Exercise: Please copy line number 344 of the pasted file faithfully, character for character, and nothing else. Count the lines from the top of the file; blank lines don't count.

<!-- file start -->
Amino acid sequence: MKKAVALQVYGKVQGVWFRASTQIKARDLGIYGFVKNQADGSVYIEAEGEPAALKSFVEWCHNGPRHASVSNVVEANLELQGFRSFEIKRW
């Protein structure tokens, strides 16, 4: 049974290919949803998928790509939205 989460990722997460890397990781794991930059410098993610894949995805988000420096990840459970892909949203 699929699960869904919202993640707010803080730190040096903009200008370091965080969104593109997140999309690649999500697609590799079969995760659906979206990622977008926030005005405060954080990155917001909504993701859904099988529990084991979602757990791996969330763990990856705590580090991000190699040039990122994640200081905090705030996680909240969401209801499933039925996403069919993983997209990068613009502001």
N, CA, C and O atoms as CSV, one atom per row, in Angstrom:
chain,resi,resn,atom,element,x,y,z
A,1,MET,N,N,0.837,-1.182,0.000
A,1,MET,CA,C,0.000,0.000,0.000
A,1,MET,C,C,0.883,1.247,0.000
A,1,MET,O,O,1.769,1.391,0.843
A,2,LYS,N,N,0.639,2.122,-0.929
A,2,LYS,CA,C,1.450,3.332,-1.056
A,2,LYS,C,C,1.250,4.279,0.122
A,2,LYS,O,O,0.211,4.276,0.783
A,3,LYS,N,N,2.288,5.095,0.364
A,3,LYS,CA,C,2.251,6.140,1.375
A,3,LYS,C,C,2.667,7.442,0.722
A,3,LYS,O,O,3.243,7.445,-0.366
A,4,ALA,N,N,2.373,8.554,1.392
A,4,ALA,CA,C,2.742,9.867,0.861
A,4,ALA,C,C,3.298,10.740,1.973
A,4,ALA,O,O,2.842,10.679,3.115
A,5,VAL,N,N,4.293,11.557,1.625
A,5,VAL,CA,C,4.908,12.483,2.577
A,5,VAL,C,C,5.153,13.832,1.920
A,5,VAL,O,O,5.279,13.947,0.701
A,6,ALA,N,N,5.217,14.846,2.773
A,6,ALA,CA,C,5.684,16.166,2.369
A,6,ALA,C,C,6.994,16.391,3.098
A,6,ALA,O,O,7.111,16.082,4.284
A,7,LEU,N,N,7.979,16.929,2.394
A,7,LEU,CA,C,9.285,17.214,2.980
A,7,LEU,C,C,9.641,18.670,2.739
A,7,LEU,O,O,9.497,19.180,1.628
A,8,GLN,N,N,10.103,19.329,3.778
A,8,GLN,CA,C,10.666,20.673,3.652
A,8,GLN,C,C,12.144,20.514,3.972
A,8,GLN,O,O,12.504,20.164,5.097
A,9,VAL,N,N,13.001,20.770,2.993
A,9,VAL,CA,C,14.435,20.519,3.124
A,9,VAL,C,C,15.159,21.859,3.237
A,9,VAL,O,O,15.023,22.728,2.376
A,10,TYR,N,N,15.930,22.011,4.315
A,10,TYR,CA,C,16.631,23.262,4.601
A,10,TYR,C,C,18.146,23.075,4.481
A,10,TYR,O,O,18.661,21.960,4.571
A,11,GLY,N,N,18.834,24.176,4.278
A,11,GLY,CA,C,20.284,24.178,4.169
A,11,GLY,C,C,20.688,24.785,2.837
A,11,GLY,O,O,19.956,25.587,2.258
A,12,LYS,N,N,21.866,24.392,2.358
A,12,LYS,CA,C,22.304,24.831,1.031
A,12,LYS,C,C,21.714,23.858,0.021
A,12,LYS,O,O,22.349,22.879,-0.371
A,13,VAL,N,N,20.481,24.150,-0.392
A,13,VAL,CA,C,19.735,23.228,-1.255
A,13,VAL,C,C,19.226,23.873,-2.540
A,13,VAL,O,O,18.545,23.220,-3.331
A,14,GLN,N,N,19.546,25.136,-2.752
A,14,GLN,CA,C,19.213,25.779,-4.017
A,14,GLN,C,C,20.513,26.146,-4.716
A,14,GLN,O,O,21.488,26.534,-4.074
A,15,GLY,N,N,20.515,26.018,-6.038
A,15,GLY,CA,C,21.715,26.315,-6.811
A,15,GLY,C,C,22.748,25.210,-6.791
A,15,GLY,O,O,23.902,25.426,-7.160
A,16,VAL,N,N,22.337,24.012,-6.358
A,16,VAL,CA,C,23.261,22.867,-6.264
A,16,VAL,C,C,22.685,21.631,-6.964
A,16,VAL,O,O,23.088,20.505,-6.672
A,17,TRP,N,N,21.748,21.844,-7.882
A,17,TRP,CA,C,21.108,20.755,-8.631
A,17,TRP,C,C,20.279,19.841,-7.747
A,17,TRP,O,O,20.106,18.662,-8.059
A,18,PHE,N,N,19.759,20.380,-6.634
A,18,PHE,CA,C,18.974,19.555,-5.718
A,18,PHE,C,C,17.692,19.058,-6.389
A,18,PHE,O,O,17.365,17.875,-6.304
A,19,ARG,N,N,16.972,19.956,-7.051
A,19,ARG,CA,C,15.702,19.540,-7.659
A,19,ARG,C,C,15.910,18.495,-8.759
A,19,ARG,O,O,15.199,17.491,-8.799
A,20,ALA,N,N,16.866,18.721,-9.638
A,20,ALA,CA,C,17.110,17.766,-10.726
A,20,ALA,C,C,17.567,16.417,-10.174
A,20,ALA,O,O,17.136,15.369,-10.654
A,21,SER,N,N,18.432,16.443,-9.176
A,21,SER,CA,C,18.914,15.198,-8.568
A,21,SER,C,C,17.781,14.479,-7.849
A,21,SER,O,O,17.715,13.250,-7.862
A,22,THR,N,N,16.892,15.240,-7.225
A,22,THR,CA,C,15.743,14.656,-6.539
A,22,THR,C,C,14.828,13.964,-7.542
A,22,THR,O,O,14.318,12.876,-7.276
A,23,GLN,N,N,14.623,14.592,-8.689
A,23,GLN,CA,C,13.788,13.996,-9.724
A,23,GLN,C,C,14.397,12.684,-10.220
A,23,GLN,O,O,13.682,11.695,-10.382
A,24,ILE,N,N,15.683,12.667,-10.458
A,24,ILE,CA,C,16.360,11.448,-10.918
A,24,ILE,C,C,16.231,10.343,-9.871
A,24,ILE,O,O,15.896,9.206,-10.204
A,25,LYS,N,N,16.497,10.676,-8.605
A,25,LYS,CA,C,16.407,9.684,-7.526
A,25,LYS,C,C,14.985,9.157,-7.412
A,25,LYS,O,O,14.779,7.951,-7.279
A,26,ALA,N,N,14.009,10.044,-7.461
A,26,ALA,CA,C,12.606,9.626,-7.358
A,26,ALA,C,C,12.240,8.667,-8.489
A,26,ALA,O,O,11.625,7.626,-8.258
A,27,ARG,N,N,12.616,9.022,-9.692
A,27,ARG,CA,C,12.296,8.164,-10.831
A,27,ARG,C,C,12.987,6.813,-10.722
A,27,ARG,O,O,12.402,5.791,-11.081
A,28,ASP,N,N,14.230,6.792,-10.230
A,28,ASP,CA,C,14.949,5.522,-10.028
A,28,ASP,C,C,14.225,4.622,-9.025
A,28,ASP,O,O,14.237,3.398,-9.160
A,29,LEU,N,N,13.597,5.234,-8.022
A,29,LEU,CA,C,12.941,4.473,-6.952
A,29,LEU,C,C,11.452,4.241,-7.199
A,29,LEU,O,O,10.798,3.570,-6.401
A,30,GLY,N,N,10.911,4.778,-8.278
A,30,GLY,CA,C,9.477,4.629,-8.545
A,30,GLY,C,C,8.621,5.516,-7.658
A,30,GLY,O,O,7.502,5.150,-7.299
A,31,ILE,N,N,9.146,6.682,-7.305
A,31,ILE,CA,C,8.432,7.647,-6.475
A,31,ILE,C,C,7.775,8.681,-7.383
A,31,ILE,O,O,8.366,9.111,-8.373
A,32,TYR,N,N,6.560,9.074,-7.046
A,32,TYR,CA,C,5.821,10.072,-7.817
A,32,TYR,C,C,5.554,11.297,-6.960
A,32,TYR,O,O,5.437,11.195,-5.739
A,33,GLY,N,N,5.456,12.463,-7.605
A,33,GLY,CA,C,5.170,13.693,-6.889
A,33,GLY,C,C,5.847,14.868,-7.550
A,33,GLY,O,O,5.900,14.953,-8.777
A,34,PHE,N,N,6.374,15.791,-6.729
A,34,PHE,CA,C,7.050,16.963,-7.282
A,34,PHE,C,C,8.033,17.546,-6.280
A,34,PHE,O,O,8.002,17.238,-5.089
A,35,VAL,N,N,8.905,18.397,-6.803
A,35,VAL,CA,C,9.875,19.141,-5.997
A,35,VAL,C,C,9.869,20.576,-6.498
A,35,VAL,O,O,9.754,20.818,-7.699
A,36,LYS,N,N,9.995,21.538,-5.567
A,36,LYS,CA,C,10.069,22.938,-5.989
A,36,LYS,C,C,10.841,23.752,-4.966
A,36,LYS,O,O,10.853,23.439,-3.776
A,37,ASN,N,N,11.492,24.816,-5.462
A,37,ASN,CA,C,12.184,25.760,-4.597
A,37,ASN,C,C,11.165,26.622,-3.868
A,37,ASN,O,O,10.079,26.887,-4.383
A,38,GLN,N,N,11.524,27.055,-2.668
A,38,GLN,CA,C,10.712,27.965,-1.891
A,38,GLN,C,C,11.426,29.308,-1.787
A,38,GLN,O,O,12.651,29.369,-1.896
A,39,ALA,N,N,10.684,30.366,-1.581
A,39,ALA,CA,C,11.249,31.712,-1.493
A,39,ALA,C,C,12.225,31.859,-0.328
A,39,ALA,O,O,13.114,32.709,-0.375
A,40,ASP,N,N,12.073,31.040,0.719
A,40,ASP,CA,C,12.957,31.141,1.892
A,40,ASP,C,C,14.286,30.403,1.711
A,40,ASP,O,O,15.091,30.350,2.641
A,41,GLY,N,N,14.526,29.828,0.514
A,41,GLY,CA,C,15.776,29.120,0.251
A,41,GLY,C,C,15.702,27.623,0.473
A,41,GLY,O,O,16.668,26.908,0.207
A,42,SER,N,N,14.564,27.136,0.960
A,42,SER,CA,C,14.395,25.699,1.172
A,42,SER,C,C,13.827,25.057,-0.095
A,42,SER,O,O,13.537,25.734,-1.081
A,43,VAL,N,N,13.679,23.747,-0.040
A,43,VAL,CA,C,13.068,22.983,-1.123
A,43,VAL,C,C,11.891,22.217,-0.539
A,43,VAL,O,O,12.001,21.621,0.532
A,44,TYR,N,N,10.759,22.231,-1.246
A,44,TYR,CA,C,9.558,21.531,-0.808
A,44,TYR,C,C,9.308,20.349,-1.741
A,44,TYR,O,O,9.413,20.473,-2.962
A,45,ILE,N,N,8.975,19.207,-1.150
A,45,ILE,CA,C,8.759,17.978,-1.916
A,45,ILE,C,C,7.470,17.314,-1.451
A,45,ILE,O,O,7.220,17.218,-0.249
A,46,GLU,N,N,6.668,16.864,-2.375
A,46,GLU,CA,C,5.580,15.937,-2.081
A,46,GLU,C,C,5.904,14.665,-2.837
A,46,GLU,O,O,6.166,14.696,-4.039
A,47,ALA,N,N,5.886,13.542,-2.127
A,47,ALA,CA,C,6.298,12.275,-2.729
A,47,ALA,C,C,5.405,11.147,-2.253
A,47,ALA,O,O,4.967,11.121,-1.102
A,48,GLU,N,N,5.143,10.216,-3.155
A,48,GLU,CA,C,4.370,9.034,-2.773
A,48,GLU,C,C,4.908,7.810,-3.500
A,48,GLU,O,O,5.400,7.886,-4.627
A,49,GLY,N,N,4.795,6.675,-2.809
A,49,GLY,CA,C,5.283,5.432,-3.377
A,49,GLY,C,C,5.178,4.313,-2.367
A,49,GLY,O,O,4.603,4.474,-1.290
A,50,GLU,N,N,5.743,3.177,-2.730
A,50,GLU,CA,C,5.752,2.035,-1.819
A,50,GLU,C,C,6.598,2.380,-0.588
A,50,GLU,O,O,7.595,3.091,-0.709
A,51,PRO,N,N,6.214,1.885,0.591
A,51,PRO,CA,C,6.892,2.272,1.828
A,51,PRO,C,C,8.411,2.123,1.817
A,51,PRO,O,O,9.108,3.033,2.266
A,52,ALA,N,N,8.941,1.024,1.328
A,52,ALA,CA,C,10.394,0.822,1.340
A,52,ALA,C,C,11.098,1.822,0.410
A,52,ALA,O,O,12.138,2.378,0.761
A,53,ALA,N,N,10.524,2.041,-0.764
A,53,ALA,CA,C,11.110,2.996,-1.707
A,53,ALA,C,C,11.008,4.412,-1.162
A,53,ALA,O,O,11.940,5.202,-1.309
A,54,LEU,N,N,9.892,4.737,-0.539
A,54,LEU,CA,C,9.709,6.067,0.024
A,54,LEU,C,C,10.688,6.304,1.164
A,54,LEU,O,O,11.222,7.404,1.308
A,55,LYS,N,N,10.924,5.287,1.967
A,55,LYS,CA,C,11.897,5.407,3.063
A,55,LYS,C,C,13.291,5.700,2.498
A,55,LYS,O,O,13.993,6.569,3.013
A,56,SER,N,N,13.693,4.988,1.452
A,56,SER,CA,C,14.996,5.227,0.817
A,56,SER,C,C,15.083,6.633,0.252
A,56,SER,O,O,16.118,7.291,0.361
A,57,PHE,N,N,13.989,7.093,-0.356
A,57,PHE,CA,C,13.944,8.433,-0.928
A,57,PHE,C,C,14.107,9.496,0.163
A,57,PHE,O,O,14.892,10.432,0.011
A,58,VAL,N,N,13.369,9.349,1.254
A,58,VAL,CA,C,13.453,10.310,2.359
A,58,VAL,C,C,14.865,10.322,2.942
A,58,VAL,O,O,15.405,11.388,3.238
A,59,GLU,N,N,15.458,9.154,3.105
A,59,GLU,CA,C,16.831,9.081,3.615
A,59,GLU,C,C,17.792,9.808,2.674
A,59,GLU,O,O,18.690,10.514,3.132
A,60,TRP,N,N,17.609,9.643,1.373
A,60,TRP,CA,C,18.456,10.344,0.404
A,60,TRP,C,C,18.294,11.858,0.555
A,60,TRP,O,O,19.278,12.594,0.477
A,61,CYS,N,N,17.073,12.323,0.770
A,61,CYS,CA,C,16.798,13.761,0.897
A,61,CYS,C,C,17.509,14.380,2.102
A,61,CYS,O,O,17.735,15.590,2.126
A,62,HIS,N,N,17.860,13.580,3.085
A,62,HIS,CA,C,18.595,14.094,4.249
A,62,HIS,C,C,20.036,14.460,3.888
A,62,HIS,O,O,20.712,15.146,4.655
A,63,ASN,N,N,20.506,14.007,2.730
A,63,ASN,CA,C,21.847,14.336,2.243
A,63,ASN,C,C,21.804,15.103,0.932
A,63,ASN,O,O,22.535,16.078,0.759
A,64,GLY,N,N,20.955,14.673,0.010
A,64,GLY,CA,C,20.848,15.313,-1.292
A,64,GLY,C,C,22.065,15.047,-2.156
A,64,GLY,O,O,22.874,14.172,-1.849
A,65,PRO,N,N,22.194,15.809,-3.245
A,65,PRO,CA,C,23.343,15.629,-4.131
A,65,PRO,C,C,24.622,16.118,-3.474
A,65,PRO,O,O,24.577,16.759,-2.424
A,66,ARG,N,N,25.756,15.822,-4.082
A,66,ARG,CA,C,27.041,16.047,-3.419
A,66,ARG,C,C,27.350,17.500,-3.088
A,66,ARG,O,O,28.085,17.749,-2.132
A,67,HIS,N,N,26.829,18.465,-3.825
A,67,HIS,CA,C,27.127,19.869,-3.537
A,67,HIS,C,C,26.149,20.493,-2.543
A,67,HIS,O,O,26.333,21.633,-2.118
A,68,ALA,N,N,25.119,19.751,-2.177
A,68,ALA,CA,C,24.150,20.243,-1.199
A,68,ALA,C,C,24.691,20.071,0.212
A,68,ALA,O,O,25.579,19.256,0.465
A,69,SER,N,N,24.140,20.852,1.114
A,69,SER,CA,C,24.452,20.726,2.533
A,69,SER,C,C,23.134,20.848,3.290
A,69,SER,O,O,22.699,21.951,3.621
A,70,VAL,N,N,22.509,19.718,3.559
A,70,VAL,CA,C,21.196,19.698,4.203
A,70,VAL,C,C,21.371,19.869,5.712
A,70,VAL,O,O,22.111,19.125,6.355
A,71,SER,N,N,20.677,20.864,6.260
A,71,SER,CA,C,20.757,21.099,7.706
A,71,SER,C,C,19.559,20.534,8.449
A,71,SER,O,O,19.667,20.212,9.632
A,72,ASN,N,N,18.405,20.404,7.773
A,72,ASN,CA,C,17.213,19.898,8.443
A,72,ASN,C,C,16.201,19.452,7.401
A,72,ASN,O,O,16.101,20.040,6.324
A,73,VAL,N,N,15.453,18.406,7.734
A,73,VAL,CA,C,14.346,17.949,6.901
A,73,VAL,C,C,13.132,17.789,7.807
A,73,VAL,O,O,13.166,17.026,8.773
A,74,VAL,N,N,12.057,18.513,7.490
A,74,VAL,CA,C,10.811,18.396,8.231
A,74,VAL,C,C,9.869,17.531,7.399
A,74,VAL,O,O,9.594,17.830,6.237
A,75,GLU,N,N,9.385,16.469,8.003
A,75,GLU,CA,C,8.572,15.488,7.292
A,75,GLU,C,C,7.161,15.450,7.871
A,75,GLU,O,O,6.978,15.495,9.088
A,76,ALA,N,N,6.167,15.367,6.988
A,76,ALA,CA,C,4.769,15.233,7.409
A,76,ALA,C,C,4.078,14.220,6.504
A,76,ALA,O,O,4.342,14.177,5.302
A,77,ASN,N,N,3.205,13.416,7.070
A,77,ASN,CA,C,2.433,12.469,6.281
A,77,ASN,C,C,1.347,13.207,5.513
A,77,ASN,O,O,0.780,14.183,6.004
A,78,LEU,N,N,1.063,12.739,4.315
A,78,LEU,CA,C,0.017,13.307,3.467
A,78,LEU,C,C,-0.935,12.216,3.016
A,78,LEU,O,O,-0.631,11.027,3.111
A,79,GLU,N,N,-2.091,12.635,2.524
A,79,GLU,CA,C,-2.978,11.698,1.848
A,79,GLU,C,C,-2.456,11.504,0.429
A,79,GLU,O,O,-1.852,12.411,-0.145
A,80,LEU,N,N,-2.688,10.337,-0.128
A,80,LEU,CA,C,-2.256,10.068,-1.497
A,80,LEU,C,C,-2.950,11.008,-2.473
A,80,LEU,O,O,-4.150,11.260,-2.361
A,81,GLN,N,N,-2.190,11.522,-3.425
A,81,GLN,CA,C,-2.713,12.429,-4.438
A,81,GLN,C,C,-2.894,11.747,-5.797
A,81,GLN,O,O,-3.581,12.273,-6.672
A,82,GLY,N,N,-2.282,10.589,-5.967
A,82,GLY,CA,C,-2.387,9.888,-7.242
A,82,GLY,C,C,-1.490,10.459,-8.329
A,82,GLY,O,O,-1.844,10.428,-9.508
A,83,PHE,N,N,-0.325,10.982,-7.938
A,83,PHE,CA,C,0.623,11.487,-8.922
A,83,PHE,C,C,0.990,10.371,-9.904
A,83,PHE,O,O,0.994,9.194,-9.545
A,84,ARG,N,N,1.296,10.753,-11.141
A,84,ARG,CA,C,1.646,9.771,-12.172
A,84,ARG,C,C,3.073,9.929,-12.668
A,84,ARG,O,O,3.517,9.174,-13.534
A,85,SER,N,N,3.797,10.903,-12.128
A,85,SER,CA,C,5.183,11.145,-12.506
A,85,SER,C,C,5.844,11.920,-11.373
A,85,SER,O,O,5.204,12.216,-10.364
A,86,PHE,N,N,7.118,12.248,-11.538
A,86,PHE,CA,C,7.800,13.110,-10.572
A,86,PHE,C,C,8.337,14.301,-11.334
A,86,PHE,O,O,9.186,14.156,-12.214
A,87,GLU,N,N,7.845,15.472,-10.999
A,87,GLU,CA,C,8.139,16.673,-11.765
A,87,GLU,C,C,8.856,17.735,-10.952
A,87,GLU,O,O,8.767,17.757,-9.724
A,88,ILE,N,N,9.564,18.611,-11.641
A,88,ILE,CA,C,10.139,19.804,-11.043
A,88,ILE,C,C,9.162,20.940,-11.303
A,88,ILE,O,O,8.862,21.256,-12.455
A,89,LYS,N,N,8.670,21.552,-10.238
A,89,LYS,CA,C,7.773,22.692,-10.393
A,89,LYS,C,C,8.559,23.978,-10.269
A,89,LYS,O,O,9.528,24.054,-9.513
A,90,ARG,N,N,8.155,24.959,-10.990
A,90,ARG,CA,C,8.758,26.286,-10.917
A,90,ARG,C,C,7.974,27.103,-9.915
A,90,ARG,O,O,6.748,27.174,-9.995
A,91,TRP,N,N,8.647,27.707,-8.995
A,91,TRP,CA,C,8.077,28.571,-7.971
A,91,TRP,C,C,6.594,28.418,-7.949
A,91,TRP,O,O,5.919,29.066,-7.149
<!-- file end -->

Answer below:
A,85,SER,O,O,5.204,12.216,-10.364